Courtesy of Vail Resorts
Winter rages back into Vail; Stone fizzles on state stage; and Ketchup is all the rage in Eagle
March 25, 2009 —
Back slowly away from the mountain bike, lower your golf clubs back into your crawl space, and generally give up on the notion that the fur-clad fat lady is singing for Old Man Winter.
In fact, the first full week of spring is looking much more like winter than, well, the last month or so of winter. As of Wednesday morning, Vail was reporting nearly 2 feet of new snow since Sunday, easily bringing the snow total above the seasonal average of 350 inches with a little more than three weeks of skiing remaining.
I literally watched this front roll into Canyonlands in southeastern Utah Sunday while hiking with my kids in the Needles District. Within a couple of hours we were surrounded by swirling winds and thick clouds of desert dust.
We packed up and came home the next day only to find all that dust coating cars throughout the Vail Valley, more than 250 miles away, but that was soon all covered over with snow. And although I wasn't able to get on the hill Tuesday, my spies tell me it was a great, mid-winter powder day.
The latest pasting, expected to increase with more snow in the forecast through Friday, will easily carry us through to closing day (April 19) with a solid base. And that was a sketchy proposition just a week or so ago, given the balmy temps and lack of precip.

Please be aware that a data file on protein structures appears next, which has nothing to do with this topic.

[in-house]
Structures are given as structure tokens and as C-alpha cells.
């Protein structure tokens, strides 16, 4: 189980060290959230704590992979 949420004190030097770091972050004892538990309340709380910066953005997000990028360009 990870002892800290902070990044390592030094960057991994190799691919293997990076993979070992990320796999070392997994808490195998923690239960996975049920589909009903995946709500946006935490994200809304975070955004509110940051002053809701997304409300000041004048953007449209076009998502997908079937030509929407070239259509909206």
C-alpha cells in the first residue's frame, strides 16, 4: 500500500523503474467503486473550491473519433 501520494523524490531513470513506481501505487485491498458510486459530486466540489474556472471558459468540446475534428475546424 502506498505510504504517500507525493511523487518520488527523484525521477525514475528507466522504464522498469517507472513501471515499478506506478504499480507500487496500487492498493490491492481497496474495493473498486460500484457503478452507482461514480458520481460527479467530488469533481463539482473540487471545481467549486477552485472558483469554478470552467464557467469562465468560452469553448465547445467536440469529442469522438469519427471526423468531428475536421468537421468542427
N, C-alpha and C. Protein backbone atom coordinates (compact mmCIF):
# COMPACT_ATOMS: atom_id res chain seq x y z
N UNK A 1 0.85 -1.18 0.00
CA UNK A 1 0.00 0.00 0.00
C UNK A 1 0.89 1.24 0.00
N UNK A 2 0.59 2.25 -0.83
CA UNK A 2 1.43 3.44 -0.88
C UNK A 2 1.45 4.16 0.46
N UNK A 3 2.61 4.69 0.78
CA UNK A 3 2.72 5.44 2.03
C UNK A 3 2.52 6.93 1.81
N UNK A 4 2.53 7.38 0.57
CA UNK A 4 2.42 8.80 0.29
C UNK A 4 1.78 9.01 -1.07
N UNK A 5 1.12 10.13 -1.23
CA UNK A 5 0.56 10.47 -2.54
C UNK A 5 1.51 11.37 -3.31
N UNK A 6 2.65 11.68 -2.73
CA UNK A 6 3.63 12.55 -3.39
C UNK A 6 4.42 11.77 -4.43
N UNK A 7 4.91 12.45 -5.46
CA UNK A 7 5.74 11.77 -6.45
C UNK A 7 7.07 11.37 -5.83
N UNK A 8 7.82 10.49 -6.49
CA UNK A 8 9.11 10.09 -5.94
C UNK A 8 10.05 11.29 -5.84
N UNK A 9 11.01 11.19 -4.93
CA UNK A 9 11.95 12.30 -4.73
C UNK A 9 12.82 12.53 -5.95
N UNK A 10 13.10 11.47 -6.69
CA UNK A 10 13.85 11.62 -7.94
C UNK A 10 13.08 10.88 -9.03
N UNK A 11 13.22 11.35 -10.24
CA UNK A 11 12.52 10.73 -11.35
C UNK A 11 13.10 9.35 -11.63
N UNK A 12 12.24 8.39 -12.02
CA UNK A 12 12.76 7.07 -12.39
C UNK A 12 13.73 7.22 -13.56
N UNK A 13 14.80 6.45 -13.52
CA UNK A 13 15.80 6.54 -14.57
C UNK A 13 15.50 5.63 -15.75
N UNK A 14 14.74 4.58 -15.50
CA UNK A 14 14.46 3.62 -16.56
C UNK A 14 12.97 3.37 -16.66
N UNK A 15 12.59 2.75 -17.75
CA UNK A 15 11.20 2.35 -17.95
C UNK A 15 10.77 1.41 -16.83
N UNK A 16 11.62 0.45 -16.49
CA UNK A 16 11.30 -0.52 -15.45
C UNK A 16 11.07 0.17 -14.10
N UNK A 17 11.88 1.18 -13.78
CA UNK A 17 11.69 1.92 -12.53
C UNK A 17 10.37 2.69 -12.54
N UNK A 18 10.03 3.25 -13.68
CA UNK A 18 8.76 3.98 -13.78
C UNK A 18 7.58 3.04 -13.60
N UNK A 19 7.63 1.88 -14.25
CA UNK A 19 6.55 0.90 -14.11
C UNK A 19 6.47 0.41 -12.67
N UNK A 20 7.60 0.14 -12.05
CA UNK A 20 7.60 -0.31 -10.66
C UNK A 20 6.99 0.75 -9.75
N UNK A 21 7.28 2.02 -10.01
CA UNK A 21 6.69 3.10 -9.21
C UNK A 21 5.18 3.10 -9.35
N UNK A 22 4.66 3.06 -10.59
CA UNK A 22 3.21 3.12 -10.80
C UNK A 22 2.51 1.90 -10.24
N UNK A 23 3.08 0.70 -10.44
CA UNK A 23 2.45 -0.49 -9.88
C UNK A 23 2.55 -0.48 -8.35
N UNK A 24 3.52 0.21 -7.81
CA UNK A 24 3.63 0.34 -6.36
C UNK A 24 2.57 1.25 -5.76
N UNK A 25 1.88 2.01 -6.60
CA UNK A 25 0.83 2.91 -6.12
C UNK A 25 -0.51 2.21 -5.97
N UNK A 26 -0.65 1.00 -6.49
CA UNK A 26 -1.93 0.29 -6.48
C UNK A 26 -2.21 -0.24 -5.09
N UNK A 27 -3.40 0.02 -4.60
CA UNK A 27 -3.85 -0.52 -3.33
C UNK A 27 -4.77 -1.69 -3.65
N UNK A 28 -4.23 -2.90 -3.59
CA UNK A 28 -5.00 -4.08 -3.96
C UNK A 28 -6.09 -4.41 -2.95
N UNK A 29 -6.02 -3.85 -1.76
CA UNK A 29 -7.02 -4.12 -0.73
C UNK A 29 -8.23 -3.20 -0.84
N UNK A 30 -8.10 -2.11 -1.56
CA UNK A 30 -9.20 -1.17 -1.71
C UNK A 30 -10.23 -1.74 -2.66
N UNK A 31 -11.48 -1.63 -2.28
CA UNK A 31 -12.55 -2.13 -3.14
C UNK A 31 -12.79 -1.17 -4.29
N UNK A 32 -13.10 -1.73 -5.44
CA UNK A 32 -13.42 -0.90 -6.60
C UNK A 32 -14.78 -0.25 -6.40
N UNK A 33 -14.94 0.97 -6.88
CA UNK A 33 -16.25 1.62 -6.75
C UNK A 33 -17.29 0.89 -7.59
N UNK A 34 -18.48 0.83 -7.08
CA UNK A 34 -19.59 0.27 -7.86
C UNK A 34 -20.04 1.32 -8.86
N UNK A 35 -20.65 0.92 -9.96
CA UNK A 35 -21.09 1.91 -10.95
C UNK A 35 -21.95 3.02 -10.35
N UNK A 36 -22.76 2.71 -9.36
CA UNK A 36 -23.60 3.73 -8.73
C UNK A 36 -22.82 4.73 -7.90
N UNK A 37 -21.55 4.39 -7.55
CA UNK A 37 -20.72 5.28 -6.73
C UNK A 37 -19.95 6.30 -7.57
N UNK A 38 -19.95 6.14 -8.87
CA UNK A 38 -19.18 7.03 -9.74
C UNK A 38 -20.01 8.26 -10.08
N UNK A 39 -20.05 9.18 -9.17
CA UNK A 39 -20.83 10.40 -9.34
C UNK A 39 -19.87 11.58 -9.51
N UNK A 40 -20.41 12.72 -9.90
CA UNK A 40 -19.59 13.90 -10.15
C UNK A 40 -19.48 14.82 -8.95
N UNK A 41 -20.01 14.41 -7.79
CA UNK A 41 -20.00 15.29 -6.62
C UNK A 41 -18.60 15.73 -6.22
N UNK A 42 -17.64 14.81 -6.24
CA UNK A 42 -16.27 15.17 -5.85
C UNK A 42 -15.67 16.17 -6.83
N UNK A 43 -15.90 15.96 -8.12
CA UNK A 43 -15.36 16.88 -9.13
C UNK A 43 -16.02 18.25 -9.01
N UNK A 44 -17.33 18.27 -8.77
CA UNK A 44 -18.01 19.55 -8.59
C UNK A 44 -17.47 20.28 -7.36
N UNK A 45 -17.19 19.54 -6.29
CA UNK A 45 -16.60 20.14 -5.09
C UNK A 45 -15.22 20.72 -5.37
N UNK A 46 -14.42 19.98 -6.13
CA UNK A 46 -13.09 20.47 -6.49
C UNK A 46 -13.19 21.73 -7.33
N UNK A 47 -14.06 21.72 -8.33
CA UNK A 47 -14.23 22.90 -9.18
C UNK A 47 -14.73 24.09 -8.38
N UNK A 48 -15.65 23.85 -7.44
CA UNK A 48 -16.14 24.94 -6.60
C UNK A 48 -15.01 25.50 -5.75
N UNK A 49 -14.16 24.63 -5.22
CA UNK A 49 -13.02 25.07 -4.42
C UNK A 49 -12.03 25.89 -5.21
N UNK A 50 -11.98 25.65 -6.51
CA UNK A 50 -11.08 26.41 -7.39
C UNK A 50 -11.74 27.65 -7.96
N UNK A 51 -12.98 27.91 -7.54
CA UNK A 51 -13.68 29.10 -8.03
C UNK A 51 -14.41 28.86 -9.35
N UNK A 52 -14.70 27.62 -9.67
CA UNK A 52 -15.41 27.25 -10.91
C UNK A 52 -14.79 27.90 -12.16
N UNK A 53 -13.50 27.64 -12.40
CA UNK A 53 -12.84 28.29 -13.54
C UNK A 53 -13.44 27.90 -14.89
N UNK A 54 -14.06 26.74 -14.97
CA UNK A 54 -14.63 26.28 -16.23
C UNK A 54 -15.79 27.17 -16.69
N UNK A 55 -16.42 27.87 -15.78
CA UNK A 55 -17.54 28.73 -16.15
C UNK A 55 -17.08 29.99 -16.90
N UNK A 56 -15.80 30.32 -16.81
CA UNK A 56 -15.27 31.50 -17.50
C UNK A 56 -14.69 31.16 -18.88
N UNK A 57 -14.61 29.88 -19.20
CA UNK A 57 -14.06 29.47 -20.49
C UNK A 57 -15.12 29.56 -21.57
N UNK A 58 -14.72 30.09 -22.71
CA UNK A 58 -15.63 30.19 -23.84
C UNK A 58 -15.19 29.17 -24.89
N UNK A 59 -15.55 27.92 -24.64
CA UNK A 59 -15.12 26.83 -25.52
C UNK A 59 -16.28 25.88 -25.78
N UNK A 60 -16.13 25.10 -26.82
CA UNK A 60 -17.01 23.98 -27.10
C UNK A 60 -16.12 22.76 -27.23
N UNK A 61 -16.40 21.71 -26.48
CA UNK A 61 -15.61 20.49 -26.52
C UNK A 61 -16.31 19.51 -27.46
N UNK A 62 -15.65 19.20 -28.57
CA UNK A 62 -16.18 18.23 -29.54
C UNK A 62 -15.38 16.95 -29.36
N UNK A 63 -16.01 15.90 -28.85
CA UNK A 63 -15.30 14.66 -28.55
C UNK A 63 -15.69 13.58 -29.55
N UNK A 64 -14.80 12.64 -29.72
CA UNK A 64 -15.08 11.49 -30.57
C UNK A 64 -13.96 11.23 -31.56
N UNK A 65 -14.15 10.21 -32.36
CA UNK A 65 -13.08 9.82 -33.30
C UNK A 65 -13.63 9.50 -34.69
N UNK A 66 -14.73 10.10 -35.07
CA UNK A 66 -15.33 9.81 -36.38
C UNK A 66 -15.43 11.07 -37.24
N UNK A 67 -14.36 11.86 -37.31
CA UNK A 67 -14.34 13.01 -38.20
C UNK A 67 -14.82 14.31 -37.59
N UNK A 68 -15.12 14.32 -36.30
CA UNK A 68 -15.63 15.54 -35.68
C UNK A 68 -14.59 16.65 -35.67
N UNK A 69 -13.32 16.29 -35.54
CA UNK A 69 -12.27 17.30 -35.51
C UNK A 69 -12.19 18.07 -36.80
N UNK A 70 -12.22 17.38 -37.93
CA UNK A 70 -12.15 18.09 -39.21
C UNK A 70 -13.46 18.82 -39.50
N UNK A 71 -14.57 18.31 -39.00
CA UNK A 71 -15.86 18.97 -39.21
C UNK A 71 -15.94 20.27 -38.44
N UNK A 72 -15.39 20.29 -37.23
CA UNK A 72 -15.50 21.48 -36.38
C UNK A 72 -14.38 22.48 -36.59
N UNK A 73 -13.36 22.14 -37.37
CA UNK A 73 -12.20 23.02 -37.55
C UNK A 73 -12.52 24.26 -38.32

Speaking of pastings (and sketchy propositions), I came home to the news of former Eagle County commissioner Tom Stone's drubbing at the hands of state Republican Party Chairman Dick Wadhams at a statewide GOP gathering over the weekend. Stone was seeking Wadhams' seat but was pounded by an 85-15 margin.
I don't know if this says as much about how Eagle County politics play on a statewide stage or whether Wadhams was just more of a known, name quantity, but a few local Republicans I've talked to are glad Stone's more conservative ideology and personal brand of politicking won't help shape the state party's agenda -- at least in 2010. Still, don't look for a flood of moderates to rush in with Wadhams at the helm either.
It was better news for another down-valley resident, Eagle student Addison Nothnagel, who was named one of 36 finalists in this year’s Heinz Ketchup Creativity Contest (out of a whopping 45,000 entries).
Addison is one of three finalists from each of the 12 grades, and now America will decide the 12 winners by voting for their favorite design through the end of today on www.KetchupCreativity.com.
The winning artwork will be reproduced on, get this, 20 million Heinz Ketchup packets, and the 12 winners will get a $1,000 cash prize. Their schools each get $1,000 toward art supplies, a poster of the winning design and $1,000 worth of Heinz Ketchup. That will render more palatable a lot of school lunches.
So vote early and vote often. Only one word can describe how we'll be feeling until the winner is announced ... anticipation.
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